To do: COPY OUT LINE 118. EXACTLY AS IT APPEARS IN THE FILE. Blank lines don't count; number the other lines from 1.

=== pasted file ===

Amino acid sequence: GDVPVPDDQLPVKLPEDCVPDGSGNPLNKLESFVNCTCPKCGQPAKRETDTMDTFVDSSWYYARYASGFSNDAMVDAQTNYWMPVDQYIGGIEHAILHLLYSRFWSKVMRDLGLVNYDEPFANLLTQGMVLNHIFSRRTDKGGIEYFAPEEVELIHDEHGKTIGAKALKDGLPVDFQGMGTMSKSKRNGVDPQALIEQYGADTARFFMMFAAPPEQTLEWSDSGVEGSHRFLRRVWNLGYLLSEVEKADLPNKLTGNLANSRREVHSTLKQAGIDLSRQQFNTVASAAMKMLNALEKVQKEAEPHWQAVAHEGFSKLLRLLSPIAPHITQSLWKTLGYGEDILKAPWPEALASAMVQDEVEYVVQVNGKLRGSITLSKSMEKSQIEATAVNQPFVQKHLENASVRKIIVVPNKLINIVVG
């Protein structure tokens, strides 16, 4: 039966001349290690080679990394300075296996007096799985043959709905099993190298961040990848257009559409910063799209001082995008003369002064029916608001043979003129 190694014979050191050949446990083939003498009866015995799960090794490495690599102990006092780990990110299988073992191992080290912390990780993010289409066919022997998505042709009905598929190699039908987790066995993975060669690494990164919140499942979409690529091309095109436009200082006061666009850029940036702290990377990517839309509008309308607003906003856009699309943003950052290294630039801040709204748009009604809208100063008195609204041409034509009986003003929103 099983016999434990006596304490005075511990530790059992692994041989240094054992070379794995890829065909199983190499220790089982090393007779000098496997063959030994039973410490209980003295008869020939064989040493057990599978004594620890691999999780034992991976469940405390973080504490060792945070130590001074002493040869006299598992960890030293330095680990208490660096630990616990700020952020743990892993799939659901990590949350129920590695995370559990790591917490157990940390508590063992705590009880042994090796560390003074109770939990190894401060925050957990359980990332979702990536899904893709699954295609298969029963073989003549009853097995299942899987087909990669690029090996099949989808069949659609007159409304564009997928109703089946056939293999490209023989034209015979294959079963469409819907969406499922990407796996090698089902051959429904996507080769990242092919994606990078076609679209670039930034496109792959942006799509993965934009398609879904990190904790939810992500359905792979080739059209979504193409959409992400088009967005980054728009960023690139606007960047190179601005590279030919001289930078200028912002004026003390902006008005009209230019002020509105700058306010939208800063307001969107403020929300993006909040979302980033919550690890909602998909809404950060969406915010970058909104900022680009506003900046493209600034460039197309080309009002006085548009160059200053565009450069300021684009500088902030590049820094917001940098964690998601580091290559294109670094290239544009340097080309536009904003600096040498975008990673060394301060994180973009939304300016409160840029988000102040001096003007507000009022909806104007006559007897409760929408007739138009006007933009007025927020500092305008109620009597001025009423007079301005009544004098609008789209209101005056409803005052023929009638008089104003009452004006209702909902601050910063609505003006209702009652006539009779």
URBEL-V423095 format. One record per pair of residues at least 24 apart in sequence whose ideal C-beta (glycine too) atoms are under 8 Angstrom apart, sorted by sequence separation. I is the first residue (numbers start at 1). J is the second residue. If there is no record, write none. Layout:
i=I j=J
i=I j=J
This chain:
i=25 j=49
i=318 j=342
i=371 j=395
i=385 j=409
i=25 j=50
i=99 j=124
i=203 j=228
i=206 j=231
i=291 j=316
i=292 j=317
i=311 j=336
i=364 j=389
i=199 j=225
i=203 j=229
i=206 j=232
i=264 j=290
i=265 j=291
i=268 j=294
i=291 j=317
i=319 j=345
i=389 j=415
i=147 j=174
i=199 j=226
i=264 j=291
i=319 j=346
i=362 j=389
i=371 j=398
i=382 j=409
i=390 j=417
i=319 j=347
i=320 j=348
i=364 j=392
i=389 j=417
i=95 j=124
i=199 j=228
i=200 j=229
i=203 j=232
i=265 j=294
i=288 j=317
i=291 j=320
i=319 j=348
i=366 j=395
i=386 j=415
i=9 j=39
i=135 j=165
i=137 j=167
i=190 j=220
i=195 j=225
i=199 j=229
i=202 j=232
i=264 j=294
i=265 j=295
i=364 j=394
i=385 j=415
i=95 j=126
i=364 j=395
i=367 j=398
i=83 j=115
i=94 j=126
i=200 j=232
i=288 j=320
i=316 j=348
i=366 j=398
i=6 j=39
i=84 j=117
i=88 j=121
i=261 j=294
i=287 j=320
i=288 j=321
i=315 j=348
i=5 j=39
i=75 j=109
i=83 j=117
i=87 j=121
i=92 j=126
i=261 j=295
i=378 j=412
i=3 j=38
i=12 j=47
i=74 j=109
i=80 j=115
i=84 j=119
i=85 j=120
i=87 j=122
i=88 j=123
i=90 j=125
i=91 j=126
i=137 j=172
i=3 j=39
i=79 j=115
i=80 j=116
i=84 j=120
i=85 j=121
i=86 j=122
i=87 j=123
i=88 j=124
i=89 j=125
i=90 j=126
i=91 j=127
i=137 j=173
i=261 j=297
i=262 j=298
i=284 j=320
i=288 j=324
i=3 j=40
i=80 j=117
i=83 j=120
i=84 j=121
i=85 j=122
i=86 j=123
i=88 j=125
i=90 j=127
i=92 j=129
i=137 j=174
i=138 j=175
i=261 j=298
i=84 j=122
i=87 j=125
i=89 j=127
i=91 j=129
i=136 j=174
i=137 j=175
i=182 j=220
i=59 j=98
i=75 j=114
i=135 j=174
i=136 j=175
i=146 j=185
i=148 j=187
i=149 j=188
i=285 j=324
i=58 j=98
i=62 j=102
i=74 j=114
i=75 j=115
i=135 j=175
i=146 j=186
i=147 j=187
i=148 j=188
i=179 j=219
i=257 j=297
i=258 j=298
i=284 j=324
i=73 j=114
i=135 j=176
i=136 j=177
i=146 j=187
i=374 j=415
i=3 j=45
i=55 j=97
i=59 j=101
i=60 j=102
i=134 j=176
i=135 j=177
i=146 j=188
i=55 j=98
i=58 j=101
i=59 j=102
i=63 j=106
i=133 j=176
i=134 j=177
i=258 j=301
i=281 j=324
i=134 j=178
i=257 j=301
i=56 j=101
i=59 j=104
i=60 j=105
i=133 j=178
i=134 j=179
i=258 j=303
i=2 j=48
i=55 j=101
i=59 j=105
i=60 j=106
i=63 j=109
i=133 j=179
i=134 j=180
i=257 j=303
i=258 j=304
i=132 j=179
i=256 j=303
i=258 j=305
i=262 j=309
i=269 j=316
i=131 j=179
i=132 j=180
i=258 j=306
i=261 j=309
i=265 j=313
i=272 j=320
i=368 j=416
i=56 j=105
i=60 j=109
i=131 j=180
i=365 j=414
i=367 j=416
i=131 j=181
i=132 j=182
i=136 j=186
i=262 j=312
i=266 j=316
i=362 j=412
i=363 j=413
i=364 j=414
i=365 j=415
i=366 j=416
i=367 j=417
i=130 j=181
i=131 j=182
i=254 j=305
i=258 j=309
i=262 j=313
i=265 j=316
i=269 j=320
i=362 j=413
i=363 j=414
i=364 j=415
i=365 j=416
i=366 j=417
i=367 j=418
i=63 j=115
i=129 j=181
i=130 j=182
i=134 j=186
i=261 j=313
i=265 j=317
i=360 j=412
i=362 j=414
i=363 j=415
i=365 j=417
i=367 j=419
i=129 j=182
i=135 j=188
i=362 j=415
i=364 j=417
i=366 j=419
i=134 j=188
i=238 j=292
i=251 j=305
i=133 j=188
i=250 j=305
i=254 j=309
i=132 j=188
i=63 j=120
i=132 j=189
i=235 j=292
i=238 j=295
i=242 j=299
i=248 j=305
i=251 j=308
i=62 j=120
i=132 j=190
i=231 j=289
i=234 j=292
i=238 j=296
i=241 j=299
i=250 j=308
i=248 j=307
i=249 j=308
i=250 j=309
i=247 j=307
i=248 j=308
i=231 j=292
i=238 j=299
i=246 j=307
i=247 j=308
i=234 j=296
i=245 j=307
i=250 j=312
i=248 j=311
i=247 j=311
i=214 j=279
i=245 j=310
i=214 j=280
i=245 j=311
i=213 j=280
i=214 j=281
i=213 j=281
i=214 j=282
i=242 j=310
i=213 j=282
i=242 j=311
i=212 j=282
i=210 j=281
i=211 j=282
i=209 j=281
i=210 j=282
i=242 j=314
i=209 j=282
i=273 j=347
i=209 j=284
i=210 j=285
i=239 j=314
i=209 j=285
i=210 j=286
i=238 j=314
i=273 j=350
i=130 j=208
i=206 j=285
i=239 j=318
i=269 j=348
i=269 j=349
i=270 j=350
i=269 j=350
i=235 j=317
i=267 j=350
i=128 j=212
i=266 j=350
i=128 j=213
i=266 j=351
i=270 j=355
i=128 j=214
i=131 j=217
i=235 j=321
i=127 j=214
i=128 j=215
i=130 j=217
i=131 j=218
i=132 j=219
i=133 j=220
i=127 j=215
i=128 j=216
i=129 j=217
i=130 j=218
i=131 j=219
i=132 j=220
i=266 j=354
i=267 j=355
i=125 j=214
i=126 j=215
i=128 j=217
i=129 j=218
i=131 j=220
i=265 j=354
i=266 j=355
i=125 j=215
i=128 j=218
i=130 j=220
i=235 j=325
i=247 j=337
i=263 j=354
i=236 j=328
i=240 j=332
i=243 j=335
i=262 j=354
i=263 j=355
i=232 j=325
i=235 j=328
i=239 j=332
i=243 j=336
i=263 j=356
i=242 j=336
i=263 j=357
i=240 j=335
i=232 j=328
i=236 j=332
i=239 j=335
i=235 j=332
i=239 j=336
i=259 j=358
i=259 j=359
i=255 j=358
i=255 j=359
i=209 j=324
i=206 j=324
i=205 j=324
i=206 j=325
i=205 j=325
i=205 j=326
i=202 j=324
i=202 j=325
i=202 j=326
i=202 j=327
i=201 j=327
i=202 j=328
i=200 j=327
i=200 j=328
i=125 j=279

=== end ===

i=90 j=127